With the Kentucky juggernaut showing no signs of stopping, the most intriguing matchup in the Final Four is between Kansas and Ohio State, both led by a 6'9 first-team All-American at the power forward position. But while Thomas Robinson and Jared Sullinger have had exemplary collegiate careers, subtle holes in each player's game suggest NBA stardom isn't necessarily in the cards.
The history of the NBA Draft is littered with players who were overvalued because of a strong showing in the NCAA Tournament. Players are often judged individually for what is really a team accomplishment: Sullinger and Robinson didn't "get it done." Kansas and Ohio State did.
Bill Self and Thad Matta are two of the best coaches in the country, not only in terms of in-game tactical adjustments but overall program construction. The Jayhawks and the Buckeyes are perennial Final Four contenders not just because they have elite talent, but because their coaches deploy their personnel in a way that maximizes their strengths and minimizes their weaknesses.
Two years ago, Matta surrounded Evan Turner with shooters (David Lighty, William Buford, Jon Diebler), letting him dominate the ball as a 6'7 point forward. With an excellent college team built completely around him, Turner became the National Player of the Year and No. 2 overall pick in the 2010 Draft. In contrast, Greg Monroe was plagued by whispers about his intensity at Georgetown, with a first-round upset loss to Ohio cementing the idea that he "didn't get it done."
As a result, Monroe slipped to the No. 7 overall spot in the 2010 Draft, which I thought was crazy at the time. And while Monroe has developed into a 16/10 6'11+ power forward in Detroit, Turner has struggled playing off the ball for a Philadelphia team that needs perimeter defense and shot-making (his two biggest weaknesses) next to Andre Iguodala and Jrue Holiday.
Of course, neither Sullinger nor Robinson even plays the same position as Turner, but I suspect their flaws are being similarly hidden on well-coached teams stocked with NBA talent.
Sullinger's problems start on the defensive side of the ball: at 6'9 260 pounds, he's too short to guard NBA centers and too slow to defend NBA power forwards. Because most rookies struggle defensively, physical shortcomings like Sullinger's lack of lateral quickness and leaping ability are too often hand-waved away, but his 0.8 career block average is a pretty good indicator that he can't protect the rim at the next level.
To be fair, many of the same things were said about Kevin Love, so I'll give Sullinger this: if he can simultaneously turn himself into a Three-Point Shootout champion while becoming one of the most dominant rebounders in a generation, he'll be a very successful NBA player. Love, if anything, is the exception that proves the rule, as there's no one else in the NBA with his unique combination of skills.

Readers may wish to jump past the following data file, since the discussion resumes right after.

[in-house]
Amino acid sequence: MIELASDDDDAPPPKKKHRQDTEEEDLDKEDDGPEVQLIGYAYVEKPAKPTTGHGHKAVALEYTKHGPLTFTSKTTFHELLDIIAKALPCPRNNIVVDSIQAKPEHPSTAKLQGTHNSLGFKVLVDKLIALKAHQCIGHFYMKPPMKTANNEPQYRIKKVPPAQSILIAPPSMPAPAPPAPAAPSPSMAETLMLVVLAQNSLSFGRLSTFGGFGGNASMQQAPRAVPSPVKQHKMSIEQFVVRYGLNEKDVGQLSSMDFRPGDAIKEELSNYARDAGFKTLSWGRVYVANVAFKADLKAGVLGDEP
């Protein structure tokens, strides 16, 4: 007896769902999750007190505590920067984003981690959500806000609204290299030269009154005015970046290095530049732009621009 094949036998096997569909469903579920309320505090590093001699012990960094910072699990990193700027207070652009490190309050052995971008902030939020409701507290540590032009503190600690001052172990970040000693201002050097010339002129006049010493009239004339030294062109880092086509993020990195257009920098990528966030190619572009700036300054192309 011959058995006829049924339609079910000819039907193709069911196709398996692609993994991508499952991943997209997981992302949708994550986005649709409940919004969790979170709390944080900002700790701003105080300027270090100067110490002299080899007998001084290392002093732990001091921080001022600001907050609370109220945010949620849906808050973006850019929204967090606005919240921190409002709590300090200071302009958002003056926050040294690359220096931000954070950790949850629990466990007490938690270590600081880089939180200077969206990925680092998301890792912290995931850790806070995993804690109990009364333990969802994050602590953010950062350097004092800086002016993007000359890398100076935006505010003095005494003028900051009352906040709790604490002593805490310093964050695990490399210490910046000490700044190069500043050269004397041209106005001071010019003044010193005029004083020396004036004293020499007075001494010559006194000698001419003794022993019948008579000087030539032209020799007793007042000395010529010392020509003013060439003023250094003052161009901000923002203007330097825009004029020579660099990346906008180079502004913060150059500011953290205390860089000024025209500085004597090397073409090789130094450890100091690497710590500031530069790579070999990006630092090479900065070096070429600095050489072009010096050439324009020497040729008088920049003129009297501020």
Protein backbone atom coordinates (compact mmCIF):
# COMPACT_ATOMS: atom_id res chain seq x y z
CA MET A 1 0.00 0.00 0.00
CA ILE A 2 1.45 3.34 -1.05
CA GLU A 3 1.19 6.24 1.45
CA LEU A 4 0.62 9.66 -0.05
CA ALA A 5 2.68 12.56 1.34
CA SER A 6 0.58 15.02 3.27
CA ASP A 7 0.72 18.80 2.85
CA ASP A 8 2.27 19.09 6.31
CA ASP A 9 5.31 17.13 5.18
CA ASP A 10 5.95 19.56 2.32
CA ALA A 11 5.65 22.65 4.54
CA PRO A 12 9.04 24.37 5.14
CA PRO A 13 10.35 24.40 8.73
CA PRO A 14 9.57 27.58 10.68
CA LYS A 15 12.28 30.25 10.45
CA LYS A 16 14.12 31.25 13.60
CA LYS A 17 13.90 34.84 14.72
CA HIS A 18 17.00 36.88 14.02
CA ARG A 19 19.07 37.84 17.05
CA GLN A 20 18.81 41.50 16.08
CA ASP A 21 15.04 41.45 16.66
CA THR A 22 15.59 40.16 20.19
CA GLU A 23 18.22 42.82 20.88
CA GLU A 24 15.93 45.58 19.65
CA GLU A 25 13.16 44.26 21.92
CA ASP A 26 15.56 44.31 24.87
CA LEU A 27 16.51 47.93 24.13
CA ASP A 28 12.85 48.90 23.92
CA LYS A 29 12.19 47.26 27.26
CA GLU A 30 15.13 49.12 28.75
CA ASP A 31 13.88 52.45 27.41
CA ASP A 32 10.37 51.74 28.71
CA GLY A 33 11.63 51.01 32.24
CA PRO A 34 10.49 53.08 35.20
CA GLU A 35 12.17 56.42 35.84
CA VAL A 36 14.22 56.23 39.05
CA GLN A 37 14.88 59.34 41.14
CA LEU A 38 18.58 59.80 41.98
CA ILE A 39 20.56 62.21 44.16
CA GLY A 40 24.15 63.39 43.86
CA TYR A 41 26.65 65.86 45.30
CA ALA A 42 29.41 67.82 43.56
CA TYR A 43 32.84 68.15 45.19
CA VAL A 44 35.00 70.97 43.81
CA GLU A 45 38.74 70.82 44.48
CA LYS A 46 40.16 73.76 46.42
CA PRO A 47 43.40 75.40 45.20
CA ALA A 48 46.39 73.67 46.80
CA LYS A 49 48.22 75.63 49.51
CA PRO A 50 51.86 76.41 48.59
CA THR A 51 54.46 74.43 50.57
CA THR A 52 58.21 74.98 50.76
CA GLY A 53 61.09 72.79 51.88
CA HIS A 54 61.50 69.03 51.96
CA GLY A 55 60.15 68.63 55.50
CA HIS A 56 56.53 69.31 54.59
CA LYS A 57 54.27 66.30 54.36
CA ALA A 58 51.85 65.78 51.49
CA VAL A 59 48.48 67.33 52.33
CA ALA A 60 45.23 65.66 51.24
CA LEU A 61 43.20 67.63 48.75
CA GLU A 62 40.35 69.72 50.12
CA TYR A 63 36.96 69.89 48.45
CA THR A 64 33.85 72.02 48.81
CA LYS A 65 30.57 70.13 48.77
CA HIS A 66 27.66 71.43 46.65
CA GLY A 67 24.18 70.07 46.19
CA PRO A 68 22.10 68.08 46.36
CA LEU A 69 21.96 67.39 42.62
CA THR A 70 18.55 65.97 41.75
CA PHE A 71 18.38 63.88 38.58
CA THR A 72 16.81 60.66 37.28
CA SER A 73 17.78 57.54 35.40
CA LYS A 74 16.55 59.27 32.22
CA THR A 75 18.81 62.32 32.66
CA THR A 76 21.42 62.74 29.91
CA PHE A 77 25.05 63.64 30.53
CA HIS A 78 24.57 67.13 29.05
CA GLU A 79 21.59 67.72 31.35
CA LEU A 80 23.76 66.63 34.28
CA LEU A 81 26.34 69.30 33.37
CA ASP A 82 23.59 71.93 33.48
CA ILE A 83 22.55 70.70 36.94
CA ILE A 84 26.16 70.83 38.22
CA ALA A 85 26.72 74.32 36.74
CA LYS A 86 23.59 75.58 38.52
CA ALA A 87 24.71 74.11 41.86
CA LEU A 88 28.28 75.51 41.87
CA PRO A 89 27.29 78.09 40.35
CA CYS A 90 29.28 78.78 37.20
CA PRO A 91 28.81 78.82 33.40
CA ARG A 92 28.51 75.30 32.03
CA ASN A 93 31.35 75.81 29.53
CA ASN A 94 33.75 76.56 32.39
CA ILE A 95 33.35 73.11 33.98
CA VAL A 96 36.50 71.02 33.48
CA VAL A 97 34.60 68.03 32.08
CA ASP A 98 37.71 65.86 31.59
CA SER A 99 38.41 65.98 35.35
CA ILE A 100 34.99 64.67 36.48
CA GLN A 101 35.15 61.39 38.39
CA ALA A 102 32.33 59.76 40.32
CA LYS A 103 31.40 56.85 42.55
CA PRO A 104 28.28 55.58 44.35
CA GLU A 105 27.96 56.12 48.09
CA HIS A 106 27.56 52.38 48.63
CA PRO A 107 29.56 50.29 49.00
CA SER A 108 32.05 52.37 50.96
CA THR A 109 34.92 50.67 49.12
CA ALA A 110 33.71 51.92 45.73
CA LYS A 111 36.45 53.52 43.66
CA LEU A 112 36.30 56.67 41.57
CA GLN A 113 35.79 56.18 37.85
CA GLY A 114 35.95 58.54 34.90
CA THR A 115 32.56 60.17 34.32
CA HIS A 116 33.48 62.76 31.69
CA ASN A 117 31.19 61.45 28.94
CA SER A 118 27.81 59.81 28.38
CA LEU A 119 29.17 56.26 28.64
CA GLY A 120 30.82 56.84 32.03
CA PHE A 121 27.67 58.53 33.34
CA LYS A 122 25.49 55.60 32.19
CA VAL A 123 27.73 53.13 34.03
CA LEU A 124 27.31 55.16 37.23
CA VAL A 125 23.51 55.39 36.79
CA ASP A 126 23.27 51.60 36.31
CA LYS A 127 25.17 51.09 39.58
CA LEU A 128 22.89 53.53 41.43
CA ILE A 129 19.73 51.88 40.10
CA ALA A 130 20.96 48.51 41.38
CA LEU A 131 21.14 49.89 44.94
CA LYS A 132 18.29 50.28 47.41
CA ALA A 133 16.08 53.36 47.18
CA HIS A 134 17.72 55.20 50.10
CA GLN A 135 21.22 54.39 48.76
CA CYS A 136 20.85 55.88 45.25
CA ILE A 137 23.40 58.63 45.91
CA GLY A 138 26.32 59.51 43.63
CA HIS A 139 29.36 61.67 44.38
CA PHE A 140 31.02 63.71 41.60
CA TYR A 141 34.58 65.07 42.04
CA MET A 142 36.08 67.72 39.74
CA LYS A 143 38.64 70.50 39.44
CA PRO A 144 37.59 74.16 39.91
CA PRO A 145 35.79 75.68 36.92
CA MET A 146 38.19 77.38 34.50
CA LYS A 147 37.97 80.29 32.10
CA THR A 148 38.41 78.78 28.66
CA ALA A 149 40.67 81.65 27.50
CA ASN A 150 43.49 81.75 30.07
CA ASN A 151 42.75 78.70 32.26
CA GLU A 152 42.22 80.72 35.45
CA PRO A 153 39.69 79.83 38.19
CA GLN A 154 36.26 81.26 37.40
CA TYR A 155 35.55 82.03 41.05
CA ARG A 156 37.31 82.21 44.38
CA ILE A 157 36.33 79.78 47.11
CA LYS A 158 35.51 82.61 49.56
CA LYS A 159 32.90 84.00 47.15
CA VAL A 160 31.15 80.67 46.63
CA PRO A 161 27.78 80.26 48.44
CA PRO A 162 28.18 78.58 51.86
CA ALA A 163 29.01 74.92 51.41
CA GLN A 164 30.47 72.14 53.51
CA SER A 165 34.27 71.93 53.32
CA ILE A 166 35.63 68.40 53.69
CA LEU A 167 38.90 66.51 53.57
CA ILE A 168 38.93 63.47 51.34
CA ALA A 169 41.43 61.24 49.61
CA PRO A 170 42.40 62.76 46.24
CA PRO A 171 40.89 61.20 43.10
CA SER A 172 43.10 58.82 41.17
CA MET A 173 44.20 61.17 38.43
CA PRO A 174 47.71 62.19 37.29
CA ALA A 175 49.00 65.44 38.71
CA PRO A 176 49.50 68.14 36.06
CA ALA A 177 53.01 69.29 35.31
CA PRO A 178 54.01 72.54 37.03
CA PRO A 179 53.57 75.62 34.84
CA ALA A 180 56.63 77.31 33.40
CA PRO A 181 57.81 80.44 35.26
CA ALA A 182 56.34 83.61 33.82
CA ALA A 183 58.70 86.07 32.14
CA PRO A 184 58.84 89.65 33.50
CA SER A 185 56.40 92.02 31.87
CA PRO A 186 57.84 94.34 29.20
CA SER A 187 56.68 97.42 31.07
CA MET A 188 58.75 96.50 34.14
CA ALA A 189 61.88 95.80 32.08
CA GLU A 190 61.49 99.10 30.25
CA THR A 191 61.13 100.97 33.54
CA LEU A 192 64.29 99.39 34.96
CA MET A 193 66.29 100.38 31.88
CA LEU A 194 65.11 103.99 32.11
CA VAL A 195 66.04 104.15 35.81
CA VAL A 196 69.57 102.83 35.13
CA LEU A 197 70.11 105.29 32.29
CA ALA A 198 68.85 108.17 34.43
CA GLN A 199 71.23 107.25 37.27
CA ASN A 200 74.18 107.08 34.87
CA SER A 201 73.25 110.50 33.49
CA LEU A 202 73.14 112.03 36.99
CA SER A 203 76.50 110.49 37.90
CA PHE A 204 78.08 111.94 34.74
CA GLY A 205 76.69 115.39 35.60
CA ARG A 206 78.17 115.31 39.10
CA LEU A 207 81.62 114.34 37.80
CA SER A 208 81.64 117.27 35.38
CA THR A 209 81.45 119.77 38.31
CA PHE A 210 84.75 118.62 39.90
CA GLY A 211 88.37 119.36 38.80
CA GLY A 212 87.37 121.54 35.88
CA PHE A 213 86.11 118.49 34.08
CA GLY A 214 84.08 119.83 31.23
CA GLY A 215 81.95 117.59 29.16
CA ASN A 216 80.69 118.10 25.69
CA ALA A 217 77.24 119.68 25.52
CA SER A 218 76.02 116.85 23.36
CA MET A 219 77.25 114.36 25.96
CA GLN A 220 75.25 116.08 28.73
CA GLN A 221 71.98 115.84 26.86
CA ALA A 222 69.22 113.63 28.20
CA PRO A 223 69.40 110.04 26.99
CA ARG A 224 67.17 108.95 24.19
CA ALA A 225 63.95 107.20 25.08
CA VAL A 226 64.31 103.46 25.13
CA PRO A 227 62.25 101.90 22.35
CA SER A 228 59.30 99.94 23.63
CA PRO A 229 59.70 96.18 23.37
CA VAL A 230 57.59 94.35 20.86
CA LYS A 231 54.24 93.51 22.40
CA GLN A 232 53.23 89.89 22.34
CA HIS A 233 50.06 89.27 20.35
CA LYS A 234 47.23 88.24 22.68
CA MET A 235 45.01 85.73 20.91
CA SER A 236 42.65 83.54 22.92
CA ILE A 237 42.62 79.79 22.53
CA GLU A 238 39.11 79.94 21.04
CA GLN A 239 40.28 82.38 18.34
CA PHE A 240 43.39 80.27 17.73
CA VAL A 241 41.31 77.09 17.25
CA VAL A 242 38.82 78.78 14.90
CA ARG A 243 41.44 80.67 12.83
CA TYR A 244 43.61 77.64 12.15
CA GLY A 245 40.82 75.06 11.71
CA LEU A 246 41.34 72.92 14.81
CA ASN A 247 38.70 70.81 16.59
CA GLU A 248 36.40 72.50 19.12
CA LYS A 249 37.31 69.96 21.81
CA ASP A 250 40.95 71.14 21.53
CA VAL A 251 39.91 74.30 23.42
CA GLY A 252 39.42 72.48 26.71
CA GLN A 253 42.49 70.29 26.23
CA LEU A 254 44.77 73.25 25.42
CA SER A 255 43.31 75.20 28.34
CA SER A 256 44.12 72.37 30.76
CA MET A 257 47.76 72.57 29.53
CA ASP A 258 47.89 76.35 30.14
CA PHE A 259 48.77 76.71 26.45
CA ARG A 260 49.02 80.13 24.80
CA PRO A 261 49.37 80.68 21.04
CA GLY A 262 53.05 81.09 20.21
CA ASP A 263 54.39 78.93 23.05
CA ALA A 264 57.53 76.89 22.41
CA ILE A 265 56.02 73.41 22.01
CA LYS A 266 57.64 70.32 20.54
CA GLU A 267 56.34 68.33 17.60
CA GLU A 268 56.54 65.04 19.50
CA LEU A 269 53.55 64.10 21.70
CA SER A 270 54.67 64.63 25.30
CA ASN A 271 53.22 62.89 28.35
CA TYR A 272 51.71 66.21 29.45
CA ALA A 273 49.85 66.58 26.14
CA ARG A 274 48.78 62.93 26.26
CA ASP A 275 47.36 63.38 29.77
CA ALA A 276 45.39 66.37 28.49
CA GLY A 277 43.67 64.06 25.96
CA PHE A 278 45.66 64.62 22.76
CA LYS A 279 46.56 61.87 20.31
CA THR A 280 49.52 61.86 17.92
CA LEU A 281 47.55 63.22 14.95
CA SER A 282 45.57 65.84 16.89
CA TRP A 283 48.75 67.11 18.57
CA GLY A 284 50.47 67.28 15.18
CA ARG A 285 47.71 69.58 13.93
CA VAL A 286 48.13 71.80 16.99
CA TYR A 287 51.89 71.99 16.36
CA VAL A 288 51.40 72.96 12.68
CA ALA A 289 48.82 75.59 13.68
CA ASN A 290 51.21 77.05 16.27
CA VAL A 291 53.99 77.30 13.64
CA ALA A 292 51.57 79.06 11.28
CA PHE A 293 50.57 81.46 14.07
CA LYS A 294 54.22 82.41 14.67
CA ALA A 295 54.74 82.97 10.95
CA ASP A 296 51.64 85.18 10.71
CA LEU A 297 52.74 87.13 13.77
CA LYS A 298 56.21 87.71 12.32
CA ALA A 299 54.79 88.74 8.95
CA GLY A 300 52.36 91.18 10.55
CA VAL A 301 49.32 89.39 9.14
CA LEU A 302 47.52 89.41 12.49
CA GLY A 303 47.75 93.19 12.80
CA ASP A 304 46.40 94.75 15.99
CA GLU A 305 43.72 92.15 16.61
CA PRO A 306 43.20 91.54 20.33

What makes Sullinger such a special college player is his advanced low post game but, without any lift in his legs, that's not going to work at the next level. The quality of interior defense is the biggest difference between the NBA and the NCAA; next year, Sullinger will go from facing 6'10+ athletes once every few weeks to every single night. Just try to envision him scoring over Tyson Chandler in an isolation situation.
Robinson, meanwhile, is almost the inverse of Sullinger: an elite athlete with a rudimentary offensive skill-set. He gets a lot of his points on hustle plays and pure strength and athleticism, but can struggle to create his own shot against NBA-caliber frontlines like NC State (7-17 shooting) and UNC (6-16).
The biggest red flag was his game against Kentucky earlier this season, where he scored 11 points on 5-12 shooting and was generally an offensive non-factor. When he couldn't bulldoze his opponents and dunk on their heads, there wasn't much left.
Like Sullinger, a good portion of his collegiate dominance has come against teams that can't physically match up with him. His ability to go 11-17 against Missouri, a team without a single scholarship player taller than 6'9, is nice, but it's irrelevant when evaluating his NBA potential.
Even more worrisome for a player with his athletic ability is his lack of shot-blocking, as Robinson's career block average is only 0.7. Robinson's athleticism and rebounding should translate immediately to the NBA, so there's little chance he will be a bust, but I would have a hard time drafting a power forward in the top 5 who couldn't protect the rim or create his own shot, especially in one of the deepest drafts of the last decade.
College stardom is no guarantee of professional success, so when Robinson and Sullinger face off on Saturday as the faces of two of the premier programs in college basketball, don't let their ability to dominate on the biggest stage in the NCAA blind you. There's a good chance this weekend is as good as it's ever going to be for both.